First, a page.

3. Mike says:

    Cool!

    We came across some unique squirrel in Arizona a few years back.
    https://exit78.com/kaibab-squirrel/

    And we had to deal with some squirrel issues recently, eventually disposing of seven! http://haw-creek.com/catch-timber/
    Mike recently posted..Muley

  4. last week I had an experience with the sound of the chattering squirrel – and as I type this I start smiling broadly but not to the extent of last week where I was in stitches here at my computer and had to remove the bowl of soup to safety as it was threatening to wipe out my keyboard!

    a live chat was put in place for my art school and so I took the occasion to watch it…(they had practiced earlier in the week) but what they didn’t know was that the human voice stopped working…you could see the guy talking but the sound was distinctly “squirrels chattering…” the listeners at their computers typed into live chat and after the guy tried to fix it…still no go.

    so he said typed across the screen – be back…

    and so he was, but that squirrel stuff was too much…and everytime I looked at the presenter I cracked up here.

    I relistened a few days later and the live chat was fine, as long as I didn’t think “squirrels”

    (i”m in New Zealand we do not have any squirrels here)!

    • I have learnt something new today, that you do not have squirrels in New Zealand. Do you have other types of rodents?

      • some of our rodents are not nice at all… but what we do which is a protected species in Australia is a completely unprotected rogue here in NZ

        the possum – not the opossum you have in USA

        https://www.doc.govt.nz/nature/pests-and-threats/animal-pests/possums/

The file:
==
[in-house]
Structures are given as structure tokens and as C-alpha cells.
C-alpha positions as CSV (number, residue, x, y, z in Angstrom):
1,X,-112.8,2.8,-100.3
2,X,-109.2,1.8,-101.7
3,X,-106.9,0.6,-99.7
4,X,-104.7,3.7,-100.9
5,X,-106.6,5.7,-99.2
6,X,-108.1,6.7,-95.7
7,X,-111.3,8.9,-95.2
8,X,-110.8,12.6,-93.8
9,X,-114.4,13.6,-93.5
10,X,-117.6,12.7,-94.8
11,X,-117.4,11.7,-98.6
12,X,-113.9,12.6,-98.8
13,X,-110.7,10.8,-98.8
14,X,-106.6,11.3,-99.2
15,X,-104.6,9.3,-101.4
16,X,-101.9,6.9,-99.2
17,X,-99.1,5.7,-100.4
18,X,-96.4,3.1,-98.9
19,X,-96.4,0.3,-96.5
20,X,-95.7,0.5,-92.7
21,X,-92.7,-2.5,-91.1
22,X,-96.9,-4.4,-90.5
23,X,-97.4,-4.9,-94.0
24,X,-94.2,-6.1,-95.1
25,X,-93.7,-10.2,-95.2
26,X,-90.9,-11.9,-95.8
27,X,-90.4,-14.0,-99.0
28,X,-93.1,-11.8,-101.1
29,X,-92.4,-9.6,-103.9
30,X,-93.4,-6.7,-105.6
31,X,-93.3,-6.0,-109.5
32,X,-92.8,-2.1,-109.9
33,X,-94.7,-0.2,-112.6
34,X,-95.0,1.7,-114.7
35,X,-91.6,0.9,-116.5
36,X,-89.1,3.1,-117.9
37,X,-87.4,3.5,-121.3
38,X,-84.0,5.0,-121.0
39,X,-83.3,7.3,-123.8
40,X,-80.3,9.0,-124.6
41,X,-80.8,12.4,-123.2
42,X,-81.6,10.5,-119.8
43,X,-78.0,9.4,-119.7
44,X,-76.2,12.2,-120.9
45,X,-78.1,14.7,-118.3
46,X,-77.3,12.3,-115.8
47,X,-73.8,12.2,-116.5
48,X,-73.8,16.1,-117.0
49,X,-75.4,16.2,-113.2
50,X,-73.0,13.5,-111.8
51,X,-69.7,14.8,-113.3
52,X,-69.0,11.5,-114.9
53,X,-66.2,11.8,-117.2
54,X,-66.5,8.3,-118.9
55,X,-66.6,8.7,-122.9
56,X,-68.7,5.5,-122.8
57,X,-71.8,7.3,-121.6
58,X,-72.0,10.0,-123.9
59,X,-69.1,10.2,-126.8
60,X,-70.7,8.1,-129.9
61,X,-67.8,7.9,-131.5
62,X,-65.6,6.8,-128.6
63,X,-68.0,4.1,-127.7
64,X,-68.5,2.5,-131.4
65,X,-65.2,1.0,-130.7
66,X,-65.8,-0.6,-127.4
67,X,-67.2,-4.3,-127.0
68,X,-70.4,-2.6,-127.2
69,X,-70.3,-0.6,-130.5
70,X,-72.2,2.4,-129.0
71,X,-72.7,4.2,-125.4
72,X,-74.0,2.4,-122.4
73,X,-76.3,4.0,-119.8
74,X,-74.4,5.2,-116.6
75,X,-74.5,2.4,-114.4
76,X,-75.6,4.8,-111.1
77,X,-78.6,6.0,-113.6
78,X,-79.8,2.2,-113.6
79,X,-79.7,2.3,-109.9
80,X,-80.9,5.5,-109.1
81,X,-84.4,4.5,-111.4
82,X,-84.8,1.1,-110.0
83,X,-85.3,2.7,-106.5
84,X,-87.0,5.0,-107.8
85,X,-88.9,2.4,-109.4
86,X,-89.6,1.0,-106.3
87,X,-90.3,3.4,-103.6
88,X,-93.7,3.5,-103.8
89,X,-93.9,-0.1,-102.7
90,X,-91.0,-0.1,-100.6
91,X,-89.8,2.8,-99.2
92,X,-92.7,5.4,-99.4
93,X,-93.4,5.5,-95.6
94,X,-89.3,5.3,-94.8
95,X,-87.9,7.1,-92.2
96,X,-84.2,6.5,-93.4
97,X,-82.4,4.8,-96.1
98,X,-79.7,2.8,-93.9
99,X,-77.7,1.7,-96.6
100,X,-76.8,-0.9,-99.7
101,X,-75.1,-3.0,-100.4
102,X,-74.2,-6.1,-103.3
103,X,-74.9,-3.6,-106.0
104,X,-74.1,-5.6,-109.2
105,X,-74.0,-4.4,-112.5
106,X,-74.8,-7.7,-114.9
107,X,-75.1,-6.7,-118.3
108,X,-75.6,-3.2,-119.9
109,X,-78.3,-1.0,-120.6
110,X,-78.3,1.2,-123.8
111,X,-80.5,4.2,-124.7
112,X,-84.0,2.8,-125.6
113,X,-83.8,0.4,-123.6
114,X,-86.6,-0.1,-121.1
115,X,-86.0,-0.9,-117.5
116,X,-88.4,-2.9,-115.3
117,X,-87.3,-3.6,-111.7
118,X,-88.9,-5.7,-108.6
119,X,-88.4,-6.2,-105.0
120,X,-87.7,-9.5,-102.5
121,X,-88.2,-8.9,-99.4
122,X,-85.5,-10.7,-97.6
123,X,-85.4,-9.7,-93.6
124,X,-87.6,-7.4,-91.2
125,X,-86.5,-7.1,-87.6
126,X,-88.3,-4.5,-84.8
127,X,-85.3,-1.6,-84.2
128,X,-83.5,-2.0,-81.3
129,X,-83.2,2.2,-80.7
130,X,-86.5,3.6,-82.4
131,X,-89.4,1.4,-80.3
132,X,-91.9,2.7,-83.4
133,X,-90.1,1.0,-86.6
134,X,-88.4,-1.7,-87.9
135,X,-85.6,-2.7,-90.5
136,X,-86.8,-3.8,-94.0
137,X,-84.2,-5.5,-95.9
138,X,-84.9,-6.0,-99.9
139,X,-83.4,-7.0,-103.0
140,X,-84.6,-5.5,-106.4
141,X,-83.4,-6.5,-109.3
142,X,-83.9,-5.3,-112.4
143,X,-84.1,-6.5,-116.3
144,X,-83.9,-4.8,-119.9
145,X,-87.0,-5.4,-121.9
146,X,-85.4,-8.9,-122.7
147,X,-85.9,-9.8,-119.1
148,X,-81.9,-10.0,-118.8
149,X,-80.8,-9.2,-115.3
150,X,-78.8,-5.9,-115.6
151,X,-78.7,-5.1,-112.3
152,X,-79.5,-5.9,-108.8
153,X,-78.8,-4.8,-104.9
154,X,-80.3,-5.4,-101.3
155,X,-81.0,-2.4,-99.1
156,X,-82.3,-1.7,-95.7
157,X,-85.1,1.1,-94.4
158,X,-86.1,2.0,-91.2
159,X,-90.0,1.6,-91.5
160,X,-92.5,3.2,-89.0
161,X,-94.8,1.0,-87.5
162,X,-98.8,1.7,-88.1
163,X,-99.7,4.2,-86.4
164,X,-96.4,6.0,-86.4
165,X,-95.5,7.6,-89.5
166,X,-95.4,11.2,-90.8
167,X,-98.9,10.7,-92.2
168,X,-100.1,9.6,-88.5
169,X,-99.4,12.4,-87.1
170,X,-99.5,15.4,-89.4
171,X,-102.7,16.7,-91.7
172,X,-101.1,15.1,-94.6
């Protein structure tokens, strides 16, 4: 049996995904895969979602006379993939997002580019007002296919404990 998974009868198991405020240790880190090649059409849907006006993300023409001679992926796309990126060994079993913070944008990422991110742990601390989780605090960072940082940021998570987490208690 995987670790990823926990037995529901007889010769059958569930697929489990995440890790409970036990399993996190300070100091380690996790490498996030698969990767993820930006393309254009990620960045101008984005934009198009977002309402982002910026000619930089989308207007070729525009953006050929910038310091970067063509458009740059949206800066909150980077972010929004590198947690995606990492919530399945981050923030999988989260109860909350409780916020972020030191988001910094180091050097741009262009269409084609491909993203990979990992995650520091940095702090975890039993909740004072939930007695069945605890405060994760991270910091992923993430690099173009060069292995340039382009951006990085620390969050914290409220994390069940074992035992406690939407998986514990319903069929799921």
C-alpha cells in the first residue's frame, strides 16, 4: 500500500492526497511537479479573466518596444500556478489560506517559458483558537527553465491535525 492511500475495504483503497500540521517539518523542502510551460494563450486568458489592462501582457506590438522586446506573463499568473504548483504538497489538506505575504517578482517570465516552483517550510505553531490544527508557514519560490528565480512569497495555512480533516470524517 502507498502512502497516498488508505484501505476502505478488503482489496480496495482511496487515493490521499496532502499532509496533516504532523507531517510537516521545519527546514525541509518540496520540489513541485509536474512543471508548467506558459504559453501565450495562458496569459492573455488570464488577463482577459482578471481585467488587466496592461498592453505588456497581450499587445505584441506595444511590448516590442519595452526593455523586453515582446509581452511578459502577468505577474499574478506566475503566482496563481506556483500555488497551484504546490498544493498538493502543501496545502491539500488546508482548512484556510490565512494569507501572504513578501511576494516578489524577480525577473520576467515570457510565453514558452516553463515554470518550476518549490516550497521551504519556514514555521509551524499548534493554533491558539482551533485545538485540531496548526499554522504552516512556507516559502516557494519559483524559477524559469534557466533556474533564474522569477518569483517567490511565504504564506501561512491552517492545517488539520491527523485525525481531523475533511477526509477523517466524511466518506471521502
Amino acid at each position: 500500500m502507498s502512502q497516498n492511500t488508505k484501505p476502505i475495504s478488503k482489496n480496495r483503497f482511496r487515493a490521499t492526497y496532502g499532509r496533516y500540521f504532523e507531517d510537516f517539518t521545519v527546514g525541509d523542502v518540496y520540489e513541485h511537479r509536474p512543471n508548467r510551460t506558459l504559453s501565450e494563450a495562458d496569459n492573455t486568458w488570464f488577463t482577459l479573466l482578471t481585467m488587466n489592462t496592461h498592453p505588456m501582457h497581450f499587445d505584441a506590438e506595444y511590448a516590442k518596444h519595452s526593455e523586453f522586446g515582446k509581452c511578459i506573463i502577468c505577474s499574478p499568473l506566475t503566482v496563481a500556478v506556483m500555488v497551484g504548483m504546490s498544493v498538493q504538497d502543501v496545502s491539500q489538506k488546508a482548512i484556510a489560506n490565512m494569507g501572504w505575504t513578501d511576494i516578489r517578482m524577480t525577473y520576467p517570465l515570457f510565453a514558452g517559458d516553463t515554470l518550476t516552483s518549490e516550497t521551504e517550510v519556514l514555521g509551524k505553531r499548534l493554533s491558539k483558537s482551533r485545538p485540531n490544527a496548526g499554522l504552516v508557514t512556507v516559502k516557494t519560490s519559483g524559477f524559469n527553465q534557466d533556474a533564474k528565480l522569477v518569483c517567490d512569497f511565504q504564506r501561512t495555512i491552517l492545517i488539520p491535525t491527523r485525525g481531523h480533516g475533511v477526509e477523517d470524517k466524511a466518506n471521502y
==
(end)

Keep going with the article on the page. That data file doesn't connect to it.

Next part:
the good thing about them, is seeing them squashed dead on the road – although people have found a way to use their fur (which is similar qualities to the polar bear) but you need to trap them, and trap a lot of them to harvest that fur for the product- usually mixed with our merino sheep breed… many companies selling it.

  5. nick says:

    I love squirrels, but I’d never heard of the American Chickaree, the squirrel with three stripes or the Malabar Giant Squirrel. That tail is amazing! Re the three stripes, how people love to find explanations for things, even if the explanation is entirely fanciful!
    nick recently posted..All tarted up

    • Myths and symbols go back to the time of simplicity and naiveté. The moral of the story of the three stripes is the one that resonates with children even now and they are fascinated when the story is told to them. They grow up and become cynical later anyway.

  6. A charming fable about how the squirrel got its stripes! A pretty animal, with a pretty name!

    • Since writing that post I had an opportunity to share the story with a four year old young lad and the expression on his face was worth all the gold in the world!

  7. I had to google chickaree – I’d never heard of one. Looks like a cross between a squirrel and a chipmunk.